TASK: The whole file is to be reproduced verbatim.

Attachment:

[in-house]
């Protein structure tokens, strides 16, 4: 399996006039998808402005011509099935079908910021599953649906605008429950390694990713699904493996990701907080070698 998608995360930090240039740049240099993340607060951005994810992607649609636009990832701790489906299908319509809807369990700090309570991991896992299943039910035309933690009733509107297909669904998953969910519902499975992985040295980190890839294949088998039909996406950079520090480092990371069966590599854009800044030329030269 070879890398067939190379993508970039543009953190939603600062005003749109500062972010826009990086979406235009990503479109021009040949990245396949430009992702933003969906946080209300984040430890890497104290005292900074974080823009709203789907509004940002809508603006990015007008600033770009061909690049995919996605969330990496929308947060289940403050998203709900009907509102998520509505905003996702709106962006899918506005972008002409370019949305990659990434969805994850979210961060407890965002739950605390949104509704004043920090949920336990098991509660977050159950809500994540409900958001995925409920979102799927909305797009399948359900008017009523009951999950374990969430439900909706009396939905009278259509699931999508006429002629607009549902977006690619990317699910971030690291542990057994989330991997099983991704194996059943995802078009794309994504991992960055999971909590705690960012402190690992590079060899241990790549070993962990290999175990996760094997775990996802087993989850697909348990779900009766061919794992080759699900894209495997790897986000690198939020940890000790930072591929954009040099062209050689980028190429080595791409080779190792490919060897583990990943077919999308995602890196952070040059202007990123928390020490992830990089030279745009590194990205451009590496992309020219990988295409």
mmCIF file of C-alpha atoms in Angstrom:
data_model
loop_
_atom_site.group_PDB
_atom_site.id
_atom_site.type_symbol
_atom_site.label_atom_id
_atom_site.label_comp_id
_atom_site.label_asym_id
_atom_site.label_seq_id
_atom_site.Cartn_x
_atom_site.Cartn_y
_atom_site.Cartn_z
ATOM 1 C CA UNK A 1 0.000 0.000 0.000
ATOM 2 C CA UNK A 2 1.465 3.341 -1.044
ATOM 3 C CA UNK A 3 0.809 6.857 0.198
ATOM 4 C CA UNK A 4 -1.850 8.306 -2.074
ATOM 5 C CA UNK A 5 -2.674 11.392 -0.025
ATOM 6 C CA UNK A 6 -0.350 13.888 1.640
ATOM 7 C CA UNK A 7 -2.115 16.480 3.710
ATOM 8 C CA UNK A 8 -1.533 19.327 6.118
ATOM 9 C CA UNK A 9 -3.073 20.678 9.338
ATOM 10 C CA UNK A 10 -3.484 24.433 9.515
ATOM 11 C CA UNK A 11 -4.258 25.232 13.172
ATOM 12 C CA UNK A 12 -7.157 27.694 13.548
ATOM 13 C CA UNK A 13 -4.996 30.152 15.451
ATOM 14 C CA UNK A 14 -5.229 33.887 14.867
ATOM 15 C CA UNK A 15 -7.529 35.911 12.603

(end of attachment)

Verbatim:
[in-house]
């Protein structure tokens, strides 16, 4: 399996006039998808402005011509099935079908910021599953649906605008429950390694990713699904493996990701907080070698 998608995360930090240039740049240099993340607060951005994810992607649609636009990832701790489906299908319509809807369990700090309570991991896992299943039910035309933690009733509107297909669904998953969910519902499975992985040295980190890839294949088998039909996406950079520090480092990371069966590599854009800044030329030269 070879890398067939190379993508970039543009953190939603600062005003749109500062972010826009990086979406235009990503479109021009040949990245396949430009992702933003969906946080209300984040430890890497104290005292900074974080823009709203789907509004940002809508603006990015007008600033770009061909690049995919996605969330990496929308947060289940403050998203709900009907509102998520509505905003996702709106962006899918506005972008002409370019949305990659990434969805994850979210961060407890965002739950605390949104509704004043920090949920336990098991509660977050159950809500994540409900958001995925409920979102799927909305797009399948359900008017009523009951999950374990969430439900909706009396939905009278259509699931999508006429002629607009549902977006690619990317699910971030690291542990057994989330991997099983991704194996059943995802078009794309994504991992960055999971909590705690960012402190690992590079060899241990790549070993962990290999175990996760094997775990996802087993989850697909348990779900009766061919794992080759699900894209495997790897986000690198939020940890000790930072591929954009040099062209050689980028190429080595791409080779190792490919060897583990990943077919999308995602890196952070040059202007990123928390020490992830990089030279745009590194990205451009590496992309020219990988295409």
mmCIF file of C-alpha atoms in Angstrom:
data_model
loop_
_atom_site.group_PDB
_atom_site.id
_atom_site.type_symbol
_atom_site.label_atom_id
_atom_site.label_comp_id
_atom_site.label_asym_id
_atom_site.label_seq_id
_atom_site.Cartn_x
_atom_site.Cartn_y
_atom_site.Cartn_z
ATOM 1 C CA UNK A 1 0.000 0.000 0.000
ATOM 2 C CA UNK A 2 1.465 3.341 -1.044
ATOM 3 C CA UNK A 3 0.809 6.857 0.198
ATOM 4 C CA UNK A 4 -1.850 8.306 -2.074
ATOM 5 C CA UNK A 5 -2.674 11.392 -0.025
ATOM 6 C CA UNK A 6 -0.350 13.888 1.640
ATOM 7 C CA UNK A 7 -2.115 16.480 3.710
ATOM 8 C CA UNK A 8 -1.533 19.327 6.118
ATOM 9 C CA UNK A 9 -3.073 20.678 9.338
ATOM 10 C CA UNK A 10 -3.484 24.433 9.515
ATOM 11 C CA UNK A 11 -4.258 25.232 13.172
ATOM 12 C CA UNK A 12 -7.157 27.694 13.548
ATOM 13 C CA UNK A 13 -4.996 30.152 15.451
ATOM 14 C CA UNK A 14 -5.229 33.887 14.867
ATOM 15 C CA UNK A 15 -7.529 35.911 12.603